The cytoplasm of a cell is surrounded by a plasma membrane. The plasma membrane in plants and prokaryotes is usually covered by a cell wall. This membrane serves to separate and protect a cell from its surrounding environment and is made mostly from a double layer of lipids (hydrophobic fat-like molecules) and hydrophilic phosphorous molecules. Hence the layer is called a phospholipid bilayer. Embedded within this membrane is a variety of protein molecules that act as channels and pumps that move different molecules into and out of the cell. The membrane is said to be 'semi-permeable', in that it can either let a substance (molecule or ion) pass through freely, pass through to a limited extent or not pass through at all. Cell surface membranes also contain receptor proteins that allow cells to detect external signalling molecules such as hormones.
Cytoskeleton: A cell's scaffold
- Main article: Cytoskeleton
The cytoskeleton acts to organize and maintain the cell's shape; anchors organelles in place; helps during endocytosis, the uptake of external materials by a cell, and cytokinesis, the separation of daughter cells after cell division; and moves parts of the cell in processes of growth and mobility. Eukaryotic cytoskeleton is composed of microfilaments, intermediate filaments and microtubules. There is a great number of proteins associated with them, each controlling a cell's structure by directing, bundling, and aligning filaments.
Two different kinds of genetic material exist: deoxyribonucleic acid (DNA) and ribonucleic acid (RNA). Most organisms use DNA for their long-term information storage, but some viruses (e.g., retroviruses) have RNA as their genetic material. The biological information contained in an organism is encoded in its DNA or RNA sequence. RNA is also used for information transport (e.g., mRNA) and enzymatic functions (e.g., ribosomal RNA) in organisms that use DNA for the genetic code itself.
Prokaryotic genetic material is organized in a simple circular DNA molecule (the bacterial chromosome) in the nucleoid region of the cytoplasm. Eukaryotic genetic material is divided into different, linear molecules called chromosomes inside a discrete nucleus, usually with additional genetic material in some organelles like mitochondria and chloroplasts (see endosymbiotic theory).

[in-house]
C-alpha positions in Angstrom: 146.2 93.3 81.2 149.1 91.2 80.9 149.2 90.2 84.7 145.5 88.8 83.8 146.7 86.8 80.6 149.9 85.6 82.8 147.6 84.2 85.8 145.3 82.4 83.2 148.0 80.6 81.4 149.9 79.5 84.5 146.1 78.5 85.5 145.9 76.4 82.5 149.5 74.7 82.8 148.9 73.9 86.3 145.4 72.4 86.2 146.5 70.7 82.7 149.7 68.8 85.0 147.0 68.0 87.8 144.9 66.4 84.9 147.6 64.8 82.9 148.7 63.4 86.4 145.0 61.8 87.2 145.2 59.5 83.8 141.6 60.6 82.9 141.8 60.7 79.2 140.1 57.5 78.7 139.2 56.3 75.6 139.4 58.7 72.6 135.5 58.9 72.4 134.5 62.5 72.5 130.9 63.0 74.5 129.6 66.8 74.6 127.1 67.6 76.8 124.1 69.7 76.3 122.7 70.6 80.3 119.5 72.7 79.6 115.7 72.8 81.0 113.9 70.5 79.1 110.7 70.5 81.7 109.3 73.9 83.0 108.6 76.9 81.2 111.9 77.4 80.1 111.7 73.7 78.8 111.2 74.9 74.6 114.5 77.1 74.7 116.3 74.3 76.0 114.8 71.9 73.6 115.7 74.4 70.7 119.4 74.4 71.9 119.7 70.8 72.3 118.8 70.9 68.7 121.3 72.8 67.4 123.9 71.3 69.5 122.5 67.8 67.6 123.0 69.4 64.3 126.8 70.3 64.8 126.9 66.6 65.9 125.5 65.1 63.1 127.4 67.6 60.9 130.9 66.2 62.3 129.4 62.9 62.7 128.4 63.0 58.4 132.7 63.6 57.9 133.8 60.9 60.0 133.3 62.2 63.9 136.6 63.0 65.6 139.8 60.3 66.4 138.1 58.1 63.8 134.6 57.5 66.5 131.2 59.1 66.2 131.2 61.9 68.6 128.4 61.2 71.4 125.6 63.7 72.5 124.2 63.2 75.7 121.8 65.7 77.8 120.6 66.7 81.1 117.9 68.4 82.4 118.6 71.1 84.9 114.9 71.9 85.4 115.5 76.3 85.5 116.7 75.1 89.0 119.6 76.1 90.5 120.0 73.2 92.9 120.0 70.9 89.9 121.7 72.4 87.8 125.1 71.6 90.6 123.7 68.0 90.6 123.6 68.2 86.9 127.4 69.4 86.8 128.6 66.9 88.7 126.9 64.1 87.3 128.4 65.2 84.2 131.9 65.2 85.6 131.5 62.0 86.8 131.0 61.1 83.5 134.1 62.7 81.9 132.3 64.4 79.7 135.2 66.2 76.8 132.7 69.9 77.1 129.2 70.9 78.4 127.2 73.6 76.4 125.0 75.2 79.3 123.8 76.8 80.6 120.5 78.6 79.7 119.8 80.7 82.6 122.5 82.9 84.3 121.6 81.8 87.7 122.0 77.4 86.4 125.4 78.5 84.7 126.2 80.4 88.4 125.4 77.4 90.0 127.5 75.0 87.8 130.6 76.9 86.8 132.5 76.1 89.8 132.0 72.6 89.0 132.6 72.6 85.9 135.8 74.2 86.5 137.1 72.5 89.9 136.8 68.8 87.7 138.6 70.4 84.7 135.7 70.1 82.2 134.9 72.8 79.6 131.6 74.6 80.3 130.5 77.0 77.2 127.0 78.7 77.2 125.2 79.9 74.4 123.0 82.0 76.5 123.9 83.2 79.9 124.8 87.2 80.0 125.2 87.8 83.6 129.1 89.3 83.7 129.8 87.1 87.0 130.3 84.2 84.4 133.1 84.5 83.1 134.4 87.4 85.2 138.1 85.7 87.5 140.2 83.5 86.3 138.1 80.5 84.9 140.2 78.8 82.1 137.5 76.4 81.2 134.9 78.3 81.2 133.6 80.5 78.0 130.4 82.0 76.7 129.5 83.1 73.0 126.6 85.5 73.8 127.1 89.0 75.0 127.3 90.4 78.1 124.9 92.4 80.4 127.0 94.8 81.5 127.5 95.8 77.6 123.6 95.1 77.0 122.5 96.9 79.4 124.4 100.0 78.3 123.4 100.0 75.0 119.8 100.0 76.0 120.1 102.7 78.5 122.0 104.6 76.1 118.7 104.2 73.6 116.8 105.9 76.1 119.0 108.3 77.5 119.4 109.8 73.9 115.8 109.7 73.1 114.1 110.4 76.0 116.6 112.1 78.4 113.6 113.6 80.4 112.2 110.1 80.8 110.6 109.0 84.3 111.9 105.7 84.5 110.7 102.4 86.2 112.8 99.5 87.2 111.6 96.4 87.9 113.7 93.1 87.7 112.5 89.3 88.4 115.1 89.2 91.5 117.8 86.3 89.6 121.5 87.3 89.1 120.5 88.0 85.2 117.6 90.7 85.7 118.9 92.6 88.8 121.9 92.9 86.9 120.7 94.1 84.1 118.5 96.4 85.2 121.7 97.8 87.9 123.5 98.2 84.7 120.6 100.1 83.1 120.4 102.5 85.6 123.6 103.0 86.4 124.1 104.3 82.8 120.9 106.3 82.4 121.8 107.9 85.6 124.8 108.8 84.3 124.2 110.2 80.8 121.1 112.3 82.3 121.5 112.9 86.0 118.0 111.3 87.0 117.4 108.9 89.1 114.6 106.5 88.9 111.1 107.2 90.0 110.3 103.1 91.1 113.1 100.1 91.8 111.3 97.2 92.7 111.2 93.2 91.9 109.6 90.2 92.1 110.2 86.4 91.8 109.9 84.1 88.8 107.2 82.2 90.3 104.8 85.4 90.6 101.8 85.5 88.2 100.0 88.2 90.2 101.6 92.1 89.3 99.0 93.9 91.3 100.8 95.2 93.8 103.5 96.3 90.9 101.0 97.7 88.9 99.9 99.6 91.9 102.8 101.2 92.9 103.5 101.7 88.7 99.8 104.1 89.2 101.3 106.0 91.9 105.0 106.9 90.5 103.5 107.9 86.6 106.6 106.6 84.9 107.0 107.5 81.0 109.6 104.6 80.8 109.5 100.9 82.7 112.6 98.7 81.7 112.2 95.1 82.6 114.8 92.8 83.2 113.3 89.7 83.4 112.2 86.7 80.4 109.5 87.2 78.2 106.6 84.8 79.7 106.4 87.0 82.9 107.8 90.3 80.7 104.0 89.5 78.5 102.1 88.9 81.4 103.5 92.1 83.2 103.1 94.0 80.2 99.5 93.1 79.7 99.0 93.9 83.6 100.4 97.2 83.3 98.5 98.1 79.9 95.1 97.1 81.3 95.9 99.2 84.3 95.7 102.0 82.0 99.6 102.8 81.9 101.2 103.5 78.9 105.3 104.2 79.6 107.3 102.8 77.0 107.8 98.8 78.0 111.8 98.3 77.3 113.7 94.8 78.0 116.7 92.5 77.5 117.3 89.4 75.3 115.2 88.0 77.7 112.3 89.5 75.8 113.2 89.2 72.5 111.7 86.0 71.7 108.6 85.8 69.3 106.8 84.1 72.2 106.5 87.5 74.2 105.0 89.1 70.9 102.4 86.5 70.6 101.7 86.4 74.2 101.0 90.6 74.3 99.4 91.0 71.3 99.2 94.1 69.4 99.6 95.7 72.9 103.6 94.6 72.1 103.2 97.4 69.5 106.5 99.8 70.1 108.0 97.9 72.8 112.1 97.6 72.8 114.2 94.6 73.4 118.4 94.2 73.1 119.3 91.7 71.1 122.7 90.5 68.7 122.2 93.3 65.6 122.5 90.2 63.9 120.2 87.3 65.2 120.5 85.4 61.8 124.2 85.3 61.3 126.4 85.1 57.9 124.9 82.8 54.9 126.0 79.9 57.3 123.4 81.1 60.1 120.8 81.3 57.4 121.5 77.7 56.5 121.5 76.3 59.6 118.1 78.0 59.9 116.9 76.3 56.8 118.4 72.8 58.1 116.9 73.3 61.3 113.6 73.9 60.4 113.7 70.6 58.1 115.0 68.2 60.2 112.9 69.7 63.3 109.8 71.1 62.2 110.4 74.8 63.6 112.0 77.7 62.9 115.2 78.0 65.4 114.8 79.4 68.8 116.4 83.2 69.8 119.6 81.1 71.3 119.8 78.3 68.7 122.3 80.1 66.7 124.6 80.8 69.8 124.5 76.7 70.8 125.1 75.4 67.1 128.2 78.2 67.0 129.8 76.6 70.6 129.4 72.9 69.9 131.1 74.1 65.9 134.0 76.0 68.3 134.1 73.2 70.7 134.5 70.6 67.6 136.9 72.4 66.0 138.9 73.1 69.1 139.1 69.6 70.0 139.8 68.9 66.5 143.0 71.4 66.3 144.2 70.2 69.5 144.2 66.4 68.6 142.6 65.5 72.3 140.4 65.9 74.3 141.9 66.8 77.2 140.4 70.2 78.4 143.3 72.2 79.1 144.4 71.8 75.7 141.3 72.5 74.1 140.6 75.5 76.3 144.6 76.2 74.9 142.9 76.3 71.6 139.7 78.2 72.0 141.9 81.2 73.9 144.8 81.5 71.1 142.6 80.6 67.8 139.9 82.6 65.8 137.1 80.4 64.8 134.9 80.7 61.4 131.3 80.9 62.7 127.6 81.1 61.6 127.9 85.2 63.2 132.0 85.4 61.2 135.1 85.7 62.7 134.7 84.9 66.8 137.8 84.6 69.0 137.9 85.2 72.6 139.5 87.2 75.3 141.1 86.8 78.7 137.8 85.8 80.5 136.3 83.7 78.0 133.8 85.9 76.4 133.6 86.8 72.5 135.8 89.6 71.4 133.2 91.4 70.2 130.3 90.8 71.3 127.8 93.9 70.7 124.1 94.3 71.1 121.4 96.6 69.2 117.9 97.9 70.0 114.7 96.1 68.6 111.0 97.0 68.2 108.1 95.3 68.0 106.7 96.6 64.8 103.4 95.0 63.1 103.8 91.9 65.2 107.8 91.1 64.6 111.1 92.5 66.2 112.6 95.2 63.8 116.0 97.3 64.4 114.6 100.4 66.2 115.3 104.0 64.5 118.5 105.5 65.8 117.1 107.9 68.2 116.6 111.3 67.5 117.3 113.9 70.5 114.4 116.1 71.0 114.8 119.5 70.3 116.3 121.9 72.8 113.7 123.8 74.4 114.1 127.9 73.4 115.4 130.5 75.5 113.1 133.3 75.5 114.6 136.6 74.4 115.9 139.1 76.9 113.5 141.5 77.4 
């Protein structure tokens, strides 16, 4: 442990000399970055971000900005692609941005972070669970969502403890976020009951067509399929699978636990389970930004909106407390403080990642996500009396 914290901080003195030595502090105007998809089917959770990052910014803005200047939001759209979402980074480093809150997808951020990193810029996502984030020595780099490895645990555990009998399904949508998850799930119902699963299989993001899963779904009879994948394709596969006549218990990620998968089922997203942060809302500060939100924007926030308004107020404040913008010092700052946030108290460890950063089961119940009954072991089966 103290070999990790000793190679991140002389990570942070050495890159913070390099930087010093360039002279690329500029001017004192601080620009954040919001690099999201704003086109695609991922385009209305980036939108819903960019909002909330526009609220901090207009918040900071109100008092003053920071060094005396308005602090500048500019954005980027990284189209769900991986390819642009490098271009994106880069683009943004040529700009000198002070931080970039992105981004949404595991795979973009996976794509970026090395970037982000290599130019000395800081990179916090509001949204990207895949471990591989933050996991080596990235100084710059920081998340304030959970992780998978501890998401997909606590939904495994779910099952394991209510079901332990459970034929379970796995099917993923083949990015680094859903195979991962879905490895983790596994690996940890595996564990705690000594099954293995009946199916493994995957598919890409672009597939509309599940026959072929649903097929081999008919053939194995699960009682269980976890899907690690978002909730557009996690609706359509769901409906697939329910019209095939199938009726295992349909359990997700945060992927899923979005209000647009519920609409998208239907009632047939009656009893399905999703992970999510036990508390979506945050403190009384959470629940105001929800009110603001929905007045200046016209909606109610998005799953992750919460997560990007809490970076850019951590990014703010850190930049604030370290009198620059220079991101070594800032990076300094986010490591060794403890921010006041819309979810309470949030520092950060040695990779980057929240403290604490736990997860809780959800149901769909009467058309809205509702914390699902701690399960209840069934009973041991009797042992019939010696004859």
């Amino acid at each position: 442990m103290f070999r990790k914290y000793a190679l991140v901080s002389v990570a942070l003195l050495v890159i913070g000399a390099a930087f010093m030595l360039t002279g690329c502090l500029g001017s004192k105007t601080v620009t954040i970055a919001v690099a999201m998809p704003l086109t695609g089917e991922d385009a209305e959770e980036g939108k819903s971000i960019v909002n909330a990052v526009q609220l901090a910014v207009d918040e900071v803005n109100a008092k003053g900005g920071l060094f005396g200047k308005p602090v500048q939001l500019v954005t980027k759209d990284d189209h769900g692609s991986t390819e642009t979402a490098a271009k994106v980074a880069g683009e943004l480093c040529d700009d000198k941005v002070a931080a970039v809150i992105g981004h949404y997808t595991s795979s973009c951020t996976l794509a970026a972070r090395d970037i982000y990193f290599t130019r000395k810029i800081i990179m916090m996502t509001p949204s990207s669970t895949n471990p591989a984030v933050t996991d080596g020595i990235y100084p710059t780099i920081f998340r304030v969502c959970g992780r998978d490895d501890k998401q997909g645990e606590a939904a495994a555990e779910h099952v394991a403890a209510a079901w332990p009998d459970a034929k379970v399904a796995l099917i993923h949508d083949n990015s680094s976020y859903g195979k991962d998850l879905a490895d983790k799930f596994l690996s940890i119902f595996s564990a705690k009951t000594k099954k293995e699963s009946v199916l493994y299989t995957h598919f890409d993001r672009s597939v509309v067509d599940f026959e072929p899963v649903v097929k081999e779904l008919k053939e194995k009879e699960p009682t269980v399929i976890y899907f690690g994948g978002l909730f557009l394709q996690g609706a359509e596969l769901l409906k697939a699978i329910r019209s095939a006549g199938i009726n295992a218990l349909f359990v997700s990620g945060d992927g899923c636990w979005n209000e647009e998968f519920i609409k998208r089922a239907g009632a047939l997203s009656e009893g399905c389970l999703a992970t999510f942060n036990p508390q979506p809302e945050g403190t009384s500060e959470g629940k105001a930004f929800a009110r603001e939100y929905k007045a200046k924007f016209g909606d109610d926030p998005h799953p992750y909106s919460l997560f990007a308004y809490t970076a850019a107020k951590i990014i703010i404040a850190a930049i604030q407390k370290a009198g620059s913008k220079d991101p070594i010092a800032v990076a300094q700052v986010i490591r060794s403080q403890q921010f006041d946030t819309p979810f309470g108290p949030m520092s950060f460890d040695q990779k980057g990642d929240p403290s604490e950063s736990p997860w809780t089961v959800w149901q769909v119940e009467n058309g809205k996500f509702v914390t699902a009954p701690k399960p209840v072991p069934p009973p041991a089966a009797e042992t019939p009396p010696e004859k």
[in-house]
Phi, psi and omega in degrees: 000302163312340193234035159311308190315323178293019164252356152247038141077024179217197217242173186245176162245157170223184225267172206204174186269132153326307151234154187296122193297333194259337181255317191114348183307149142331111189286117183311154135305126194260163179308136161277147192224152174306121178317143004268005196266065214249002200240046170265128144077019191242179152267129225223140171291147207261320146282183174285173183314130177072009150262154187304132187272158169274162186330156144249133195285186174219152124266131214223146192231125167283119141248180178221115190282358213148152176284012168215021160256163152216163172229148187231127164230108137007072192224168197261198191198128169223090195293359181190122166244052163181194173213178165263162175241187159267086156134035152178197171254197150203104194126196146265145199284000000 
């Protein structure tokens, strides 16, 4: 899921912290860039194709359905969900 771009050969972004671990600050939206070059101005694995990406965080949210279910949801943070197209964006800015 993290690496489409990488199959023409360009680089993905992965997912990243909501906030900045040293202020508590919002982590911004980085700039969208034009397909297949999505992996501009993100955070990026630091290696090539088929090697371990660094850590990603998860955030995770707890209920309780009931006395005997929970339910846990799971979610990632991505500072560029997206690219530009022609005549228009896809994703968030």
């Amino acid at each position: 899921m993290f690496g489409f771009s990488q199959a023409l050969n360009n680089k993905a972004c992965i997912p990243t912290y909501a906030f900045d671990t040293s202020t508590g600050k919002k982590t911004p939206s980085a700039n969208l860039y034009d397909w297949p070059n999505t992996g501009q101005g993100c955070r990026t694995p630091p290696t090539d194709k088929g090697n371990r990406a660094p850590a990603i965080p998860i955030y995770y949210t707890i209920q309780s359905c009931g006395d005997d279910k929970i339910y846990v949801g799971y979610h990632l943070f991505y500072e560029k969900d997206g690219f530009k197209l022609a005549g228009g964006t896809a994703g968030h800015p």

A human cell has genetic material in the nucleus (the nuclear genome) and in the mitochondria (the mitochondrial genome). In humans the nuclear genome is divided into 46 linear DNA molecules called chromosomes. The mitochondrial genome is a circular DNA molecule separate from the nuclear DNA. Although the mitochondrial genome is very small, it codes for some important proteins.
Foreign genetic material (most commonly DNA) can also be artificially introduced into the cell by a process called transfection. This can be transient, if the DNA is not inserted into the cell's genome, or stable, if it is.
- Main article: Organelle
The human body contains many different organs, such as the heart, lung, and kidney, with each organ performing a different function. Cells also have a set of "little organs," called organelles, that are adapted and/or specialized for carrying out one or more vital functions. Membrane-bound organelles are found only in eukaryotes.
Anatomy of cells
There are two types of cells, eukaryotic and prokaryotic. Prokaryotic cells are usually singletons, while eukaryotic cells are usually found in multi-cellular organisms.
Prokaryotes are distinguished from eukaryotes on the basis of nuclear organization, specifically their lack of a nuclear membrane. Prokaryotes also lack most of the intracellular organelles and structures that are characteristic of eukaryotic cells (an important exception is the ribosomes, which are present in both prokaryotic and eukaryotic cells). Most of the functions of organelles, such as mitochondria, chloroplasts, and the Golgi apparatus, are taken over by the prokaryotic plasma membrane. Prokaryotic cells have three architectural regions: appendages called flagella and pili — proteins attached to the cell surface; a cell envelope consisting of a capsule, a cell wall, and a plasma membrane; and a cytoplasmic region that contains the cell genome (DNA) and ribosomes and various sorts of inclusions. Other differences include: